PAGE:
Motindi: Congolese Tastes and Culture in the Suburbs of Tokyo

Culture Food and Drink

A vibrantly decorated restaurant near Chiba Prefecture’s Kashiwa Station, run by an energetic husband-and-wife team, re-creates the sights and sounds of Kinshasa and the exceptional flavors of Congolese cuisine.

The Congo-Japan Connection

As a writer, I traveled the globe for work. Then came the pandemic. Finding myself stuck at home in 2020, my itchy feet propelled me on a quest to find ethnic restaurants and festivals in Japan in an attempt to re-create the excitement of going abroad. In the process, I have made a diverse set of foreign friends and acquaintances, a good number of whom hail from the Congo.

When I say the Congo, I mean the central African Democratic Republic of the Congo, not the Republic of the Congo, its smaller neighbor to the northwest on the opposite side of the Congo River.

My connection started with a single Congolese friend. Through the relationship I was inspired to study Lingala, one of the main languages spoken in the DRC. From there, my network grew, including my language teachers, whose endearing habit of chuckling at my attempts to introduce myself in Lingala spurred me in my studies.

The DRC has long been plagued by conflict and political instability, and many of my friends are among the hordes of Congolese who fled their homeland. Most settled in Western countries, but a handful sought refuge in Japan. Carving out a life here has not been easy, as only a few have managed to be legally recognized as refugees by the government, which has a strict stance on asylum seekers. Those whose petitions are pending are prevented by law from working and must rely on the goodwill of other to eke out a living.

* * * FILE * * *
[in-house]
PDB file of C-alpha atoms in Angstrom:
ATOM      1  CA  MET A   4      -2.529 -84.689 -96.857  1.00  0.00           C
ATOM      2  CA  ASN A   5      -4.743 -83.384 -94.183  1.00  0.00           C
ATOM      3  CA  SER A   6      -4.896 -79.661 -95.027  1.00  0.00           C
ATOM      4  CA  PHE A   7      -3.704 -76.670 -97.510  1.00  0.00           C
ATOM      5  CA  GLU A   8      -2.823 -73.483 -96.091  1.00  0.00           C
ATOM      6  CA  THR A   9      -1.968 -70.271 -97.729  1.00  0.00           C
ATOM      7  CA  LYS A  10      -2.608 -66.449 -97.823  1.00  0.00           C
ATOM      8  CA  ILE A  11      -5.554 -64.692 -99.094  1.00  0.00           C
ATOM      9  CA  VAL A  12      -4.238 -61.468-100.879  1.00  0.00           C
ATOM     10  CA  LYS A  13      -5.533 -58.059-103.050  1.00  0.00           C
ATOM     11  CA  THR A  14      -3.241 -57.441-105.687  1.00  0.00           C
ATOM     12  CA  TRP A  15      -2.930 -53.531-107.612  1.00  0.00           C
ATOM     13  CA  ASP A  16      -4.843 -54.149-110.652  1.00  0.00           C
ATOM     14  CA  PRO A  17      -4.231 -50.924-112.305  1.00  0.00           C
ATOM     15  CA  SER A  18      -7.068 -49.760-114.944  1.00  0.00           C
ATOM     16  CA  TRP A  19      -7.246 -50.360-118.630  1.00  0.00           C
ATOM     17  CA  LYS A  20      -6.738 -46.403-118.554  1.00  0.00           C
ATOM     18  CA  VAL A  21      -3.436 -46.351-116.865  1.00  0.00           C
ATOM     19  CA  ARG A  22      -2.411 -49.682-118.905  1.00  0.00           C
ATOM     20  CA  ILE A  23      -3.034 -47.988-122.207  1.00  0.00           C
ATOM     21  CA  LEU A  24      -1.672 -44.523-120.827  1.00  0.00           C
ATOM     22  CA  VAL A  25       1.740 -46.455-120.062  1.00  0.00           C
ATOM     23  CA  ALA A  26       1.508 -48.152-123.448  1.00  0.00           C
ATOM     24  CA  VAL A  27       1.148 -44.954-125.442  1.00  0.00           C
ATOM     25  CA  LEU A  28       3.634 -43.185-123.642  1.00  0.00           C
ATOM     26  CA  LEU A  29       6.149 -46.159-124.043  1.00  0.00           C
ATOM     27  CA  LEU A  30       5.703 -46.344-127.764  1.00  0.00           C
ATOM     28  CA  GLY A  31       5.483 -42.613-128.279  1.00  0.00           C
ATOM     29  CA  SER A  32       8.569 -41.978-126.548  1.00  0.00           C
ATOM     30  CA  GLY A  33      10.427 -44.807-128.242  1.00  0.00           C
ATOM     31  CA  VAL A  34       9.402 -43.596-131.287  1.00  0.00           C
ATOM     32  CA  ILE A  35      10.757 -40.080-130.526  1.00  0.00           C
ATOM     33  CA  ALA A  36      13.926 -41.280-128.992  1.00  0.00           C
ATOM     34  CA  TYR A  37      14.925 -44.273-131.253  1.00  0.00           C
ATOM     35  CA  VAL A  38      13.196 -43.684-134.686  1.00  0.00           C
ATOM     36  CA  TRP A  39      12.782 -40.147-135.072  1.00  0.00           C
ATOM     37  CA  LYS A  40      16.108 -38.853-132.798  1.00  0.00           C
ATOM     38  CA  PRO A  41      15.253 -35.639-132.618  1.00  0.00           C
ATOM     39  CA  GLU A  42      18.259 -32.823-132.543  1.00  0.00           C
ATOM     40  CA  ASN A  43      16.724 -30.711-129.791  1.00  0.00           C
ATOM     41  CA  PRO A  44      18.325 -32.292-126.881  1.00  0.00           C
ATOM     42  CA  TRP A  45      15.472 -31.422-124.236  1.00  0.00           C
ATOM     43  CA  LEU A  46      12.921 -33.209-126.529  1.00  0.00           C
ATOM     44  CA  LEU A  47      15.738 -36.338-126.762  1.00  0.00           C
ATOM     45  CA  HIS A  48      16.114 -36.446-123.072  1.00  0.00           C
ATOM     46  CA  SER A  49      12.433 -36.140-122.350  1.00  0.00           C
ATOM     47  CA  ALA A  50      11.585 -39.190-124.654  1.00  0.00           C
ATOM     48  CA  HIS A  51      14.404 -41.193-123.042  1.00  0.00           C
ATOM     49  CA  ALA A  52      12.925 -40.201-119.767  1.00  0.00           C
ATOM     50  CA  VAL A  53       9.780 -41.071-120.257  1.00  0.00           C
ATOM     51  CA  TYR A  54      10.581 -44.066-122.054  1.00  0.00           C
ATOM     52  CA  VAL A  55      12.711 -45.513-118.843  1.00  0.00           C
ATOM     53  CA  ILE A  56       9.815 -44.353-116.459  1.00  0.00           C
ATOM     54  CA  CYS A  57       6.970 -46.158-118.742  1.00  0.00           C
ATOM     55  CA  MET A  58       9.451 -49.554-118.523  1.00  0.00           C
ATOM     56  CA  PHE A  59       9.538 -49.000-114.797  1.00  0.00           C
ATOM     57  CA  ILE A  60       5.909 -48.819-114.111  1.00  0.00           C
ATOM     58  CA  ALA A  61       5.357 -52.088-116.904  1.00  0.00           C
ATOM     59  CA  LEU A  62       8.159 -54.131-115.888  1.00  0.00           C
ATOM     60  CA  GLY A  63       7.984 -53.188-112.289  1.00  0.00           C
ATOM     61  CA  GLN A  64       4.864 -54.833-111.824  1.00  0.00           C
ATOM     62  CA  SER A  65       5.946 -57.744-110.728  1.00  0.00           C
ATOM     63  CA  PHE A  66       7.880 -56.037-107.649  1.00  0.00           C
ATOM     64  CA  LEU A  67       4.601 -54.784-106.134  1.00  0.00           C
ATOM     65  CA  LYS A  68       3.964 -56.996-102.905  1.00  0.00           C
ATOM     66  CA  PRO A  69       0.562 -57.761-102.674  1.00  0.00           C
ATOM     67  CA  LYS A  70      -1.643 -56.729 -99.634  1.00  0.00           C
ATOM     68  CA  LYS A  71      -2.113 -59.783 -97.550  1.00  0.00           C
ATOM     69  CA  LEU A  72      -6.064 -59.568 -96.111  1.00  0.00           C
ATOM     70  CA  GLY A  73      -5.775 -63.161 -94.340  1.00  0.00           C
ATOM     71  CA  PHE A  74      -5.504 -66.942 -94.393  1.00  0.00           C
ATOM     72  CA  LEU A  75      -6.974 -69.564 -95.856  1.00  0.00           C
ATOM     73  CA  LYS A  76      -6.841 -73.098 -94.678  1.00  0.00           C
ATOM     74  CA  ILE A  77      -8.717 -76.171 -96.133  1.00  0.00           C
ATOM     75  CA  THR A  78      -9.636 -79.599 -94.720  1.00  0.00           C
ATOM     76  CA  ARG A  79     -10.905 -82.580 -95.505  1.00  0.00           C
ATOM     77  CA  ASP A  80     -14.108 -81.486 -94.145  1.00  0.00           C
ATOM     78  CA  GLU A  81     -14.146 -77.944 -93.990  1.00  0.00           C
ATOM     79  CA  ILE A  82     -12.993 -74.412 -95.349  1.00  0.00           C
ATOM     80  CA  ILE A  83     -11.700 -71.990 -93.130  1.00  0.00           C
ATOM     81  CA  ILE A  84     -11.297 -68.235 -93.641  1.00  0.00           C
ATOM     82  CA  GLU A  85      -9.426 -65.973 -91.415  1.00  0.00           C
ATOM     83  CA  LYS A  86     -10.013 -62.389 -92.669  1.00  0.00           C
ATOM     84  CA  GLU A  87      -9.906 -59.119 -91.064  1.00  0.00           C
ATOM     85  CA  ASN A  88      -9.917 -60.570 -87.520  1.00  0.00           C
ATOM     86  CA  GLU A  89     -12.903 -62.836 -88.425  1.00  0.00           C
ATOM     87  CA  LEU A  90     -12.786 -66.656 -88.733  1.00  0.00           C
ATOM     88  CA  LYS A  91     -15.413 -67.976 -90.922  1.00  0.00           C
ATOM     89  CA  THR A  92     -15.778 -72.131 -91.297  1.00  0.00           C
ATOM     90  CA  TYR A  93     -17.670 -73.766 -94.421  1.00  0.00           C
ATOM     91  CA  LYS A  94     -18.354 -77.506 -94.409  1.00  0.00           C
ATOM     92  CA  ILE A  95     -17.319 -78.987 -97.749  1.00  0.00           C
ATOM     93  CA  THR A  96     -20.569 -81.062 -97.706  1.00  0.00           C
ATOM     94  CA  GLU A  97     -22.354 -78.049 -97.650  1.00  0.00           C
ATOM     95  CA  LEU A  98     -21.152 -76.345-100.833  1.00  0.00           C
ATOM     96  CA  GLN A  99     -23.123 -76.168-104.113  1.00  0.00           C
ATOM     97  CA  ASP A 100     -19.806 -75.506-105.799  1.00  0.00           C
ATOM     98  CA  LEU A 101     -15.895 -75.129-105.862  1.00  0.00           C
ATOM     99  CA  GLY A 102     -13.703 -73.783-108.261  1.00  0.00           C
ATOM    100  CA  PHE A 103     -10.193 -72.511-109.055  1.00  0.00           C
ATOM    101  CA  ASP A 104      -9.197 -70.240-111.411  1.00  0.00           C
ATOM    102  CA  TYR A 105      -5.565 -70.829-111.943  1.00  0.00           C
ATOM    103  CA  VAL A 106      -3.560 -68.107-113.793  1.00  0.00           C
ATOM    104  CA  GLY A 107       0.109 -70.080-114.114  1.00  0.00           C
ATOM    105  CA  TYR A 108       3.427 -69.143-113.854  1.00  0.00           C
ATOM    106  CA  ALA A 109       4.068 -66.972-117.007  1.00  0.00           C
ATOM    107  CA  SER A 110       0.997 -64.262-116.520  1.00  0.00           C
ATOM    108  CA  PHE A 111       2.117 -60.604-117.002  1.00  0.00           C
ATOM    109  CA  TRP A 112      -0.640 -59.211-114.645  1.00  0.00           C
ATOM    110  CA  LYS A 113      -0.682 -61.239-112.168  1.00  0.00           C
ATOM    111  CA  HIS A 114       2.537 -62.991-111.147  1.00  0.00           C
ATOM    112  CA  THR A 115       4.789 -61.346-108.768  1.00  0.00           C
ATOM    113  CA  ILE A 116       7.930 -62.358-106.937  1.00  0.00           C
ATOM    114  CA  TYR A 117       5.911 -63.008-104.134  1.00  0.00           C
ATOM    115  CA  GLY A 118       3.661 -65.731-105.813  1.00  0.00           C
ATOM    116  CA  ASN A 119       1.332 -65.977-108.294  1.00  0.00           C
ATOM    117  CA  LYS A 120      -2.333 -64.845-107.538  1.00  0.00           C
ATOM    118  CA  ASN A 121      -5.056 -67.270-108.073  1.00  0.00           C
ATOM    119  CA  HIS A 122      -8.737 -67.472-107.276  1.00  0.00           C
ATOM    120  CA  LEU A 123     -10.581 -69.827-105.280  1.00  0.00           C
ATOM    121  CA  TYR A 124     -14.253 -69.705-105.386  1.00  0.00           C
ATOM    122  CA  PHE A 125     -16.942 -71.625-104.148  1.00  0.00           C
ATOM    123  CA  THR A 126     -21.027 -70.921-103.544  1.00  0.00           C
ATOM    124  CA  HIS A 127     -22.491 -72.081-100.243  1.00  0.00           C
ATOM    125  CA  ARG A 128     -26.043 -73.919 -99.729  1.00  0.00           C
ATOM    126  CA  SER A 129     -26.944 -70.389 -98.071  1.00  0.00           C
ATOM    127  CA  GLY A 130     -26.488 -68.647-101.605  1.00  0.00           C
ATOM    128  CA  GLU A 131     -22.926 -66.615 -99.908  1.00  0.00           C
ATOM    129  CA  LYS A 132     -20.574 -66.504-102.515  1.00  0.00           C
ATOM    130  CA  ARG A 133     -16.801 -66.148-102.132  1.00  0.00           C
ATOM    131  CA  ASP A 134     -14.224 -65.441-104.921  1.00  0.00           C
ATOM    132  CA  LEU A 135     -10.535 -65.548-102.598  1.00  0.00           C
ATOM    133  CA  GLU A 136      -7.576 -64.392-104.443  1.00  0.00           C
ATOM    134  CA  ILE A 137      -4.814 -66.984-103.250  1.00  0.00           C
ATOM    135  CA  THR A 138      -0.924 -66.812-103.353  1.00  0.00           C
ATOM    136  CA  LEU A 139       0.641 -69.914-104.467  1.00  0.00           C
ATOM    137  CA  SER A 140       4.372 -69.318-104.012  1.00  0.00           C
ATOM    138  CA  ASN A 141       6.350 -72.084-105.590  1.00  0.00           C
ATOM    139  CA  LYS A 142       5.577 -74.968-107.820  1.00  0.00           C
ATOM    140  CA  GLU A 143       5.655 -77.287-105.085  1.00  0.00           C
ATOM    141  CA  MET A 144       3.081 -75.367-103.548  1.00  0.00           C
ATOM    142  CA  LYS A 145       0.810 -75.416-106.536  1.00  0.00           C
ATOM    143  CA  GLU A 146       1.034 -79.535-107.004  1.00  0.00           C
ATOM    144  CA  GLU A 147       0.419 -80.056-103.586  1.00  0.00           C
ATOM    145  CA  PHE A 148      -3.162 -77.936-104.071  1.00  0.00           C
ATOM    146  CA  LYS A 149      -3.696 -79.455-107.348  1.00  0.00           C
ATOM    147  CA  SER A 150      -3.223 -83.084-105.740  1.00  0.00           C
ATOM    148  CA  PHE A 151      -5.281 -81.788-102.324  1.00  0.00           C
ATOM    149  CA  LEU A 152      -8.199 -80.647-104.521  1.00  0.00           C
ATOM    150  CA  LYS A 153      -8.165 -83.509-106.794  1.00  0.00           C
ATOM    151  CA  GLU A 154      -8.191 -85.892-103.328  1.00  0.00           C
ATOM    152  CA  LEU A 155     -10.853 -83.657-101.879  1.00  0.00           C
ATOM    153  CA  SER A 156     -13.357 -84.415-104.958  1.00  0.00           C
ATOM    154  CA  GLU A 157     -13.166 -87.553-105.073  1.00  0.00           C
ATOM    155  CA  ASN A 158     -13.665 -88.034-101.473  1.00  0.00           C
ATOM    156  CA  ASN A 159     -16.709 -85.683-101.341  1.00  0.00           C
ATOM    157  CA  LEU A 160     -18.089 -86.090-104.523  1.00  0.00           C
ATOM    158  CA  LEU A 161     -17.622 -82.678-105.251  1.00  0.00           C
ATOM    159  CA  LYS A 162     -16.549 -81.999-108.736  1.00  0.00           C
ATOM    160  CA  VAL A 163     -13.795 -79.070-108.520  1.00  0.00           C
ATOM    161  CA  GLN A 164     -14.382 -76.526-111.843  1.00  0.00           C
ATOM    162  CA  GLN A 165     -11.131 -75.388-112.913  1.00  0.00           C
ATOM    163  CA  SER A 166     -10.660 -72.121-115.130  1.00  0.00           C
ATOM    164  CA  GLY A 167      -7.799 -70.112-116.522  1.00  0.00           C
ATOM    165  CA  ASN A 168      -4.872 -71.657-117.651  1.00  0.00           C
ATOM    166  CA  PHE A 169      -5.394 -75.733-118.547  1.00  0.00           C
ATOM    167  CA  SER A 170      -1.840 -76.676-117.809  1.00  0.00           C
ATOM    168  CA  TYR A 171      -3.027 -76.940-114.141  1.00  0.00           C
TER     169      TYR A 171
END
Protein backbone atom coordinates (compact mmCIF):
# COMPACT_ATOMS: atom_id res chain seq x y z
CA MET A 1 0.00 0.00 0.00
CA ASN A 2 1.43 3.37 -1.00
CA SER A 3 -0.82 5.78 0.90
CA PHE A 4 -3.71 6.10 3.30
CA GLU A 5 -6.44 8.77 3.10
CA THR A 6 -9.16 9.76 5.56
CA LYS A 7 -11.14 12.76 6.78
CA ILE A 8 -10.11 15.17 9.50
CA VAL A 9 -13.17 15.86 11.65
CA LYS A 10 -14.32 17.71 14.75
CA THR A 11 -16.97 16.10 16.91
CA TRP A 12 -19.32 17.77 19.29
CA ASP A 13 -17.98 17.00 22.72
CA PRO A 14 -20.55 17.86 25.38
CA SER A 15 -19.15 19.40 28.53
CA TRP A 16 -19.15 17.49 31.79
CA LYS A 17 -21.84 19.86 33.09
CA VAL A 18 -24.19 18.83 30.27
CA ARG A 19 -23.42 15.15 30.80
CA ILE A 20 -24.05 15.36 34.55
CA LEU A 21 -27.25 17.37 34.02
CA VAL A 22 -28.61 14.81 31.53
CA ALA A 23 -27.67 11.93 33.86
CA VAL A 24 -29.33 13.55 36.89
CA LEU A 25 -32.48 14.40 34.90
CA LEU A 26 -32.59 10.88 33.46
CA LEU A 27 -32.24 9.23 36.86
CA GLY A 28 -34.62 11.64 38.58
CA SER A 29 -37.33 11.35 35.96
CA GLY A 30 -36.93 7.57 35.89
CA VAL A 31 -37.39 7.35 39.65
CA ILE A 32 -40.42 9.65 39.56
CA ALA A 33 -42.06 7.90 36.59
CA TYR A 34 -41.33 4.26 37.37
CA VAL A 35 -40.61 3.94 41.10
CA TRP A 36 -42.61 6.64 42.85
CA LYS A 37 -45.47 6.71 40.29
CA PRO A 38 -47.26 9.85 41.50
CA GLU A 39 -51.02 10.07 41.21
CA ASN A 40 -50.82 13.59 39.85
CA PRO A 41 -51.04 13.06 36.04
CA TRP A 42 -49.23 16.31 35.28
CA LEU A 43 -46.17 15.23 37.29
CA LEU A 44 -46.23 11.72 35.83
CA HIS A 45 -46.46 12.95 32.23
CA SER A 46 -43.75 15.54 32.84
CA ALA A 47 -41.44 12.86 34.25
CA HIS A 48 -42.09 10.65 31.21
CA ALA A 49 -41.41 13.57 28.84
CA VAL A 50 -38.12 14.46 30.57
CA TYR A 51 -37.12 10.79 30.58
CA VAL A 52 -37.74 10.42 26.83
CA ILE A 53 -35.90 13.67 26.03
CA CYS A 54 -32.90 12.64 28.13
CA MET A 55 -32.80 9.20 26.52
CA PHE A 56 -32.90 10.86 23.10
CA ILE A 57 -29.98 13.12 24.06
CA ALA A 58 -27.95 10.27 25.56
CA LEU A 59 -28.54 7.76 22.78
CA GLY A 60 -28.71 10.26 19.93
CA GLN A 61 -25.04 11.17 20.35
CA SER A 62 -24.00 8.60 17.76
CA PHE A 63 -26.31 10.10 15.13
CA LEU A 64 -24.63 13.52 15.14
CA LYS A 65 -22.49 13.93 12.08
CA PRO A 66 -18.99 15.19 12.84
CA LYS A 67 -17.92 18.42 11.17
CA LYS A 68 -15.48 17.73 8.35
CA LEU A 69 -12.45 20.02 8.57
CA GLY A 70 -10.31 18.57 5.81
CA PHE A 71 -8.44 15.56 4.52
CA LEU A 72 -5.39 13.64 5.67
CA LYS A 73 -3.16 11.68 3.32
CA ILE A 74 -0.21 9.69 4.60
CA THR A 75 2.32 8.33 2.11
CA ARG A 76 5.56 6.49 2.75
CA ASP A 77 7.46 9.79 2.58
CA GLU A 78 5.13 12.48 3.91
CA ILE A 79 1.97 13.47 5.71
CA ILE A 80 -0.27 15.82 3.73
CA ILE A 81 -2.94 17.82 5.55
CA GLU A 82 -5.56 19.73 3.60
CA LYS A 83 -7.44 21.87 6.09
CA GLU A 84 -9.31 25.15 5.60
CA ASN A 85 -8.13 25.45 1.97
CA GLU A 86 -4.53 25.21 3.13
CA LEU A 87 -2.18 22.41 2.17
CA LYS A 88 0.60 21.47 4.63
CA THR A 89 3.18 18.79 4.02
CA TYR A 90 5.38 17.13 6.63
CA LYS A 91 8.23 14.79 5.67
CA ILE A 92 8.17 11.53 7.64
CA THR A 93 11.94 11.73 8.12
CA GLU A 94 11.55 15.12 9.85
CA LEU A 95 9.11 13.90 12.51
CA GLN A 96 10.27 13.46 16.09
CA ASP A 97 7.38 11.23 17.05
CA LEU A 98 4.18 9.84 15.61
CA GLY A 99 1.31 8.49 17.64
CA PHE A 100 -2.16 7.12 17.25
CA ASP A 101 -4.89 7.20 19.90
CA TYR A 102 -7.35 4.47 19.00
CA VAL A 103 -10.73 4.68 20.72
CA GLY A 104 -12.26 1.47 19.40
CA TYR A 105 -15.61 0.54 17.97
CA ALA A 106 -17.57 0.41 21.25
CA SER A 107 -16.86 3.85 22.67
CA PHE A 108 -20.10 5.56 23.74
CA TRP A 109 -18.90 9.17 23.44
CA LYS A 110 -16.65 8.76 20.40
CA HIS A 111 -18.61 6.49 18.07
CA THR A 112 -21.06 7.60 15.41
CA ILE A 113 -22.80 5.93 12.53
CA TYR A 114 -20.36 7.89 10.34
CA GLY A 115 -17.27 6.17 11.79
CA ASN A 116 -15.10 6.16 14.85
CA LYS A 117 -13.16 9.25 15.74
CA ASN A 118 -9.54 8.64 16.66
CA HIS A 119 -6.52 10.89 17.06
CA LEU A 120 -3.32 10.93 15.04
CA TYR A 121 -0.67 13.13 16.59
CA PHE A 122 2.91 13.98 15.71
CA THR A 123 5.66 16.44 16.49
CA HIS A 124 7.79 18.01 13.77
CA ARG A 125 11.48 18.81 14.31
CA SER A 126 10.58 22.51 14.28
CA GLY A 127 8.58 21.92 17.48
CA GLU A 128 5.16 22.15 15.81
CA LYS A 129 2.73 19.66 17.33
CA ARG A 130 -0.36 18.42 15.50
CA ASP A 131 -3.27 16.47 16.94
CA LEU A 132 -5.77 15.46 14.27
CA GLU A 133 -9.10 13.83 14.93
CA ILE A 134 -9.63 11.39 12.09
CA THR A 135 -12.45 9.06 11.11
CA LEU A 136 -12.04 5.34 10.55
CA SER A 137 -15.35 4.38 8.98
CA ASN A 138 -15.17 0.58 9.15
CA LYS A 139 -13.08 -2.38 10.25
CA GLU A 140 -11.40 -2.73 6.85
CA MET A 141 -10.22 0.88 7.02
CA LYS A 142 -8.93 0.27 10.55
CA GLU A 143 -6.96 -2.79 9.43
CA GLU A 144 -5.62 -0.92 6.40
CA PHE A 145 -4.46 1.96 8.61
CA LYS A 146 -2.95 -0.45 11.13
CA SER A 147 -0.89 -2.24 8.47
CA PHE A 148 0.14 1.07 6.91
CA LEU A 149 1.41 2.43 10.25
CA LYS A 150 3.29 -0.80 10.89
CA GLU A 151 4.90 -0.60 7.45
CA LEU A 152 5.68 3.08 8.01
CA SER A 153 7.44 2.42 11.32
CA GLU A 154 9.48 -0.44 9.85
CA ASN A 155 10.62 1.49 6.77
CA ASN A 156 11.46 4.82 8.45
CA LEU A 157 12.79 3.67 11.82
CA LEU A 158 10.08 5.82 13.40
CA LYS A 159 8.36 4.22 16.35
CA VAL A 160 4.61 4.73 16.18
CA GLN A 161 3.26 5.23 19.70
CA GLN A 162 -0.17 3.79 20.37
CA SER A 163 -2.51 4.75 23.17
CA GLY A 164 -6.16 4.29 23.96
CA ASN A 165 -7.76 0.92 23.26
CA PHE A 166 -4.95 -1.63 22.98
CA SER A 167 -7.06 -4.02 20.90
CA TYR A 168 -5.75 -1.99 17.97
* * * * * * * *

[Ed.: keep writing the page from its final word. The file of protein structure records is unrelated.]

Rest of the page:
Amid such concerns, I was excited to hear through my network of friends of a newly opened oasis of Congolese food and culture just across the border from Tokyo in Chiba Prefecture. Eager to check it out, I headed to Kashiwa to see what the buzz was about. The restaurant in question, Motindi, is run by a husband-and-wife team, Sean and Mai, who opened the shop along the Mito Kaidō, five minutes by foot from Kashiwa Station, in 2020.

The vibrant interior of Motindi is the work of Mai, who made use of bolts of cloth for traditional Congolese costumes worn by women. (© Kumazaki Takashi)
The vibrant interior of Motindi is the work of Mai, who made use of bolts of cloth for traditional Congolese costumes worn by women. (© Kumazaki Takashi)

Sean was born to Congolese parents in France, where he grew up, and frequently visited relatives in the DRC. He developed an interest in Japanese culture at a young age, saying that “as a boy I loved samurai and ninjas. I was like an encyclopedia of Japanese knowledge.” He remembers from his frequent trips to visit relatives in the DRC the National (now Panasonic) brand refrigerator at his grandparents’ house. “It was biggest of any household, with double doors that opened from the center. Looking back, it was my earliest Japanese connection.”

He made his first visit to Japan some 20 years ago for work. Not long after the trip, he made up his mind to move to the country permanently, setting in Kashiwa. He met his future Japanese wife Mai in his fifth year in Japan. Mai recounts the details: “I was working in a cellphone shop where Sean was a regular customer. Most people only dropped in when they need something, but he showed up nearly every day. To be honest, his exuberance and habit of always bringing gifts struck me as a bit odd.” However, Sean’s sunny personality succeeded in winning over the shop’s staff, including Mai. “One thing led to another, and before I knew it, we were dating.”

Sean at the time ran his own entertainment agency that managed dancers and other performers. Visiting the company’s studio one day, Mai joined in on a rehearsal. “I had such a good time that I began to seriously think about dancing professionally,” she says. Not one to waver, she immediately quit the cellphone shop and threw herself headlong into dance.

A giraffe is among the different African motifs that add to Motindi’s colorful atmosphere. (© Kumazaki Takashi)
A giraffe is among the different African motifs that add to Motindi’s colorful atmosphere. (© Kumazaki Takashi)